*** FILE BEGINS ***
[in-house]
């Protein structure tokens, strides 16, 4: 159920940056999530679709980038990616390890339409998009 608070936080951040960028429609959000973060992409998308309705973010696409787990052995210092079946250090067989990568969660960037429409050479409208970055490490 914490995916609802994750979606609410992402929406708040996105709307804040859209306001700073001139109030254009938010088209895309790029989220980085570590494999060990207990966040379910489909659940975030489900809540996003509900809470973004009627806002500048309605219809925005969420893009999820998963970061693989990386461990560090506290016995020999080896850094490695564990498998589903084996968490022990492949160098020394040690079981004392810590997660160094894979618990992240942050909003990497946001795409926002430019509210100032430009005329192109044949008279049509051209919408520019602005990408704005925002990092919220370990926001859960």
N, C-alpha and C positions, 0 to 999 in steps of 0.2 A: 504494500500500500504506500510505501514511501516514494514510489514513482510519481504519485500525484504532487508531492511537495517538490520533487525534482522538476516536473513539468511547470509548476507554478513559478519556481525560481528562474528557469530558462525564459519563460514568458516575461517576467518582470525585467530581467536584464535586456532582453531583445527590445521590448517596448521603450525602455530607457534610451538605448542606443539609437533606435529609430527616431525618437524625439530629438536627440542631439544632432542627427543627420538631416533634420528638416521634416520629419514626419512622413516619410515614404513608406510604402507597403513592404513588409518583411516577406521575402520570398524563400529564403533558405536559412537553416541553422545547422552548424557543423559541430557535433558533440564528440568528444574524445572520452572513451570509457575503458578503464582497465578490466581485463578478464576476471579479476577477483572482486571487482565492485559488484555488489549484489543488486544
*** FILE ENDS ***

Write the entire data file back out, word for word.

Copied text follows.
[in-house]
């Protein structure tokens, strides 16, 4: 159920940056999530679709980038990616390890339409998009 608070936080951040960028429609959000973060992409998308309705973010696409787990052995210092079946250090067989990568969660960037429409050479409208970055490490 914490995916609802994750979606609410992402929406708040996105709307804040859209306001700073001139109030254009938010088209895309790029989220980085570590494999060990207990966040379910489909659940975030489900809540996003509900809470973004009627806002500048309605219809925005969420893009999820998963970061693989990386461990560090506290016995020999080896850094490695564990498998589903084996968490022990492949160098020394040690079981004392810590997660160094894979618990992240942050909003990497946001795409926002430019509210100032430009005329192109044949008279049509051209919408520019602005990408704005925002990092919220370990926001859960």
N, C-alpha and C positions, 0 to 999 in steps of 0.2 A: 504494500500500500504506500510505501514511501516514494514510489514513482510519481504519485500525484504532487508531492511537495517538490520533487525534482522538476516536473513539468511547470509548476507554478513559478519556481525560481528562474528557469530558462525564459519563460514568458516575461517576467518582470525585467530581467536584464535586456532582453531583445527590445521590448517596448521603450525602455530607457534610451538605448542606443539609437533606435529609430527616431525618437524625439530629438536627440542631439544632432542627427543627420538631416533634420528638416521634416520629419514626419512622413516619410515614404513608406510604402507597403513592404513588409518583411516577406521575402520570398524563400529564403533558405536559412537553416541553422545547422552548424557543423559541430557535433558533440564528440568528444574524445572520452572513451570509457575503458578503464582497465578490466581485463578478464576476471579479476577477483572482486571487482565492485559488484555488489549484489543488486544